``Western governments know much more about international terrorist connections than they pretend to know,'' says a high-level official of the West German government in Bonn, ``and yet they use this information less than they could be expected to.'' Why support terror?
Why do states sponsor terrorism? Most do so because they reap clear benefits in political and foreign policy objectives.
First, terrorism can be cheap: A few thousand dollars spent on what some view as paramilitary activity can sometimes produce far more impact than millions spent in conventional warfare.
``To the degree [states] provide support,'' says Ambassador Edward Marks, a counterterrorism specialist on leave from the State Department, ``they increase exponentially the capability of terrorist groups. Most of them are quite small. And here they are with airplane tickets, and money, and documents, and [rest and recreation] -- all of that because they are getting support from a government.''
Second, fueling conflicts by means of terrorist groups allows sponsoring states to maintain a fa,cade of innocence. In their recently published book ``Terrorism as State-Sponsored Covert Warfare,'' Ray. S. Cline and Yonah Alexander observe, ``What sets apart the use of terrorism from more conventional forms of coercive force at a sovereign state's disposal, is the option of a plausible denial or lack of public accountability.''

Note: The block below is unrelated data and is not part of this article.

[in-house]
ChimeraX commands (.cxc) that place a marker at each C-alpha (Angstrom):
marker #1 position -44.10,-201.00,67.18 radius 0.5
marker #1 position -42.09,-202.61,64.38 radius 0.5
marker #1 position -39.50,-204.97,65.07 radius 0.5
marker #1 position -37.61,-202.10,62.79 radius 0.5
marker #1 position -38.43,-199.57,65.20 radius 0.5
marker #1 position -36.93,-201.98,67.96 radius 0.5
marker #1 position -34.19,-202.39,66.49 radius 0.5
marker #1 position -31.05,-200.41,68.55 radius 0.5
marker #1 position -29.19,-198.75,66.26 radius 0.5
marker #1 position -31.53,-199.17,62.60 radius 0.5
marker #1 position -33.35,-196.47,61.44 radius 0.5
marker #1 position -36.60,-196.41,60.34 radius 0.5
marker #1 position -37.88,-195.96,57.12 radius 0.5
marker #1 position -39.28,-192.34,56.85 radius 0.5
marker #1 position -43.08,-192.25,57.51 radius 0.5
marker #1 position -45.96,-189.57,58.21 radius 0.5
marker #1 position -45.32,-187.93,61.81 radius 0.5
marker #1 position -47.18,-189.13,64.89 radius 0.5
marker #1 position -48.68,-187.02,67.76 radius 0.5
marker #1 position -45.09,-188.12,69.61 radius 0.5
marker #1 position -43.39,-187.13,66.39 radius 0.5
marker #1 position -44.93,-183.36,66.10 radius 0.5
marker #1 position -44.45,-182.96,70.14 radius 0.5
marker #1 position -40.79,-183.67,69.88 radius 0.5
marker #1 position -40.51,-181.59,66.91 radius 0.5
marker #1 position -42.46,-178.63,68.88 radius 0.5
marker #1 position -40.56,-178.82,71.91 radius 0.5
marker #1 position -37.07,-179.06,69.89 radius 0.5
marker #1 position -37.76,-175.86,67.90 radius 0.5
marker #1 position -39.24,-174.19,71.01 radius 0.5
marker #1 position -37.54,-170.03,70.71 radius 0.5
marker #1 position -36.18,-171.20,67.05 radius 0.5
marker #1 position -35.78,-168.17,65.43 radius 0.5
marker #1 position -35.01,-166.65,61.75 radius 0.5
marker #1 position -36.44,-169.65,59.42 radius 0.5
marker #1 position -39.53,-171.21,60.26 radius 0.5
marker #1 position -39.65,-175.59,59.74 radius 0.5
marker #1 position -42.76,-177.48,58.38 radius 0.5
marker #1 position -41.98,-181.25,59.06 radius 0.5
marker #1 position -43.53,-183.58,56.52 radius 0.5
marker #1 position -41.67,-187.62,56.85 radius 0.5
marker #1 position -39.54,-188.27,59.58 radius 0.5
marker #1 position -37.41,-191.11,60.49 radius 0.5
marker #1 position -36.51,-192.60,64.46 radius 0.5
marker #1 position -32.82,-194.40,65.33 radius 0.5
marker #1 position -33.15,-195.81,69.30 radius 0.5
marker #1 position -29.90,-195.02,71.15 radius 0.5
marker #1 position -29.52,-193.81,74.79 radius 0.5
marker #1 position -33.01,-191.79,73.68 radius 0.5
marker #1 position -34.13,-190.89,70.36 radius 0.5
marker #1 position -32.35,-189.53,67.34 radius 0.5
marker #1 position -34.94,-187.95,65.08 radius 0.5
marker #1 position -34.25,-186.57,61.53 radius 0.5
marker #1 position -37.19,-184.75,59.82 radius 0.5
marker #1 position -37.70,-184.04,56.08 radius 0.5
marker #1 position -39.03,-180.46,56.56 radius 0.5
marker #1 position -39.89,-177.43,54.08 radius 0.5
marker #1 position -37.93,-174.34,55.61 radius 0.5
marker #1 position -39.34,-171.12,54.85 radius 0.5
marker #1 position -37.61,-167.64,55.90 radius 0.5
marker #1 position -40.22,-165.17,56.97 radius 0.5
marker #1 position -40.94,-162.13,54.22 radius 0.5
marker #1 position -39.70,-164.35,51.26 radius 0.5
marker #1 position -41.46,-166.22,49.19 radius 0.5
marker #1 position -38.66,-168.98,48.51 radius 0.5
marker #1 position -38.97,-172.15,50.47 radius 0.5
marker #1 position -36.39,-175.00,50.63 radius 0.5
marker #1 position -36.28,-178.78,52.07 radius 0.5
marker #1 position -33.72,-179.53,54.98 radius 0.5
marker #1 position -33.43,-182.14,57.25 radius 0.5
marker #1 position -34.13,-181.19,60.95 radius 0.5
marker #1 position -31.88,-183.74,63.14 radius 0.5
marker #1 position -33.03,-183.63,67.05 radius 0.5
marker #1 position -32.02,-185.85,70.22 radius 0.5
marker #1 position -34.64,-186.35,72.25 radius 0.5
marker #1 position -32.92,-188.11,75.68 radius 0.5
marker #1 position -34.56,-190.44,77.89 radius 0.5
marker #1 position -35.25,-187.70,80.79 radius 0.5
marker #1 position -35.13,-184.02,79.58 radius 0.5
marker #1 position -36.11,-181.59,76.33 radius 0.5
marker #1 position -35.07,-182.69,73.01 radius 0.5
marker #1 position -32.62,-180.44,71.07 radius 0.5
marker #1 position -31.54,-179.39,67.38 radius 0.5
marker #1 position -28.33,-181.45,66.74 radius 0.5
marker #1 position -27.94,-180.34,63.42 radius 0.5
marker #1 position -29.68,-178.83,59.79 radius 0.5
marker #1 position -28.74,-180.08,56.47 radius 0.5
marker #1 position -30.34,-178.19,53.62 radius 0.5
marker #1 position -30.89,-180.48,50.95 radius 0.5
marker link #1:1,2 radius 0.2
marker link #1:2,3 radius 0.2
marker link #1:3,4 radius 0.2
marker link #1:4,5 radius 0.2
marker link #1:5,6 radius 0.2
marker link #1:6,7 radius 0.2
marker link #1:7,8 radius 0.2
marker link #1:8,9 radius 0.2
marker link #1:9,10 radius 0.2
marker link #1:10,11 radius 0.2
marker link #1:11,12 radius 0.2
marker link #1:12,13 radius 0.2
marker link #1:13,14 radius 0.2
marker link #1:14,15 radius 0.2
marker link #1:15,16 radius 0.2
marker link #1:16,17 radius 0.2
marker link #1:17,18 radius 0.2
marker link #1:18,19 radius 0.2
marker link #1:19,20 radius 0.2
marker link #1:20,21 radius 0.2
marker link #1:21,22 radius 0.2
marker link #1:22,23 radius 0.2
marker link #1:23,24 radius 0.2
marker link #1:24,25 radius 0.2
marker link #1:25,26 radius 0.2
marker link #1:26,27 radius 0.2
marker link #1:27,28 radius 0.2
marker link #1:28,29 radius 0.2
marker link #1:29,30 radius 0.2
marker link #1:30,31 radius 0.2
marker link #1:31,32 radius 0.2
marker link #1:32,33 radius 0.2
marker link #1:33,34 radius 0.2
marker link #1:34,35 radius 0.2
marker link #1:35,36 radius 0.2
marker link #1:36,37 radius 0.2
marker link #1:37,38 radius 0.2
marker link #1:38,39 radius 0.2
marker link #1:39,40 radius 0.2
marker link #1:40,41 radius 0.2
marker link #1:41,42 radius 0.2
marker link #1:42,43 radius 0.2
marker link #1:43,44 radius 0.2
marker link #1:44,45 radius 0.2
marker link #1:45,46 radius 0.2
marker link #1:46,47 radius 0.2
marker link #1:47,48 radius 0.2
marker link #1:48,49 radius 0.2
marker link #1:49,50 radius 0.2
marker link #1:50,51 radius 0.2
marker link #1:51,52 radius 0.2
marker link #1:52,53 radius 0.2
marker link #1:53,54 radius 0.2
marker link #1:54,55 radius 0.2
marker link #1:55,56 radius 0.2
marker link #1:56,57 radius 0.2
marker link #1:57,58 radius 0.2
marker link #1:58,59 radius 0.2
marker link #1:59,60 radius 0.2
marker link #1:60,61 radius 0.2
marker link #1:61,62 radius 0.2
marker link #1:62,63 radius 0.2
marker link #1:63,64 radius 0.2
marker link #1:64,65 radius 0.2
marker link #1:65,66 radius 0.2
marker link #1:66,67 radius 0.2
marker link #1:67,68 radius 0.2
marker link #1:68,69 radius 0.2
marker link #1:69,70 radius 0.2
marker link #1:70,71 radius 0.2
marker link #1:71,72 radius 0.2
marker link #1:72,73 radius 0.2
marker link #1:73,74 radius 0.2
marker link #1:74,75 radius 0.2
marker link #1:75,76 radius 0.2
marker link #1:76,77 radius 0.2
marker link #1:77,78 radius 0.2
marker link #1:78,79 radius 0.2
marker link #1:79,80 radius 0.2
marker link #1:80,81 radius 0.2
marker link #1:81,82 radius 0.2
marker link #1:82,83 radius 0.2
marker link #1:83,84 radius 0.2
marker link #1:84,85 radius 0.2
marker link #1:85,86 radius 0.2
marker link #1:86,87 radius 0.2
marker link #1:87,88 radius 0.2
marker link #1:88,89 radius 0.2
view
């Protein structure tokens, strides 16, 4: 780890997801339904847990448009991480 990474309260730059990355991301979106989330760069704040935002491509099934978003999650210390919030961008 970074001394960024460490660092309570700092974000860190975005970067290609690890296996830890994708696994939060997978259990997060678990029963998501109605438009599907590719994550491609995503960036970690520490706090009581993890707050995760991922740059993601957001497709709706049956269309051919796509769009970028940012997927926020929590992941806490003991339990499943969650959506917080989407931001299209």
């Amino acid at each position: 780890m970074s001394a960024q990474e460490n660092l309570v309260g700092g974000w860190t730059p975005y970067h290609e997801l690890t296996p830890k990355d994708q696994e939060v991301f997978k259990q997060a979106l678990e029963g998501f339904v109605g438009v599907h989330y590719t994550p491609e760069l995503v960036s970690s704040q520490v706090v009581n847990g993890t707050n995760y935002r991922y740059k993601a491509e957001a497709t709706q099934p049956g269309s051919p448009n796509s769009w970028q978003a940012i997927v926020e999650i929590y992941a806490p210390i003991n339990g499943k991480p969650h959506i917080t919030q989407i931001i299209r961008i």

Beyond that, answers tend to vary from country to country.
Iran, which US State Department officials describe as ``currently the world's leading supporter of terrorism,'' uses such tactics in its campaign to root out Western ideas from the Middle East and spread Ayatollah Ruhollah Khomeini's own brand of Islamic fundamentalism. Iran strongly supports the 800-member Hizbullah, or ``Party of God,'' operating in Lebanon. As the region's major non-Arab state, Iran also uses terrorism to pursue centuries-old animosities with its Arab neighbors.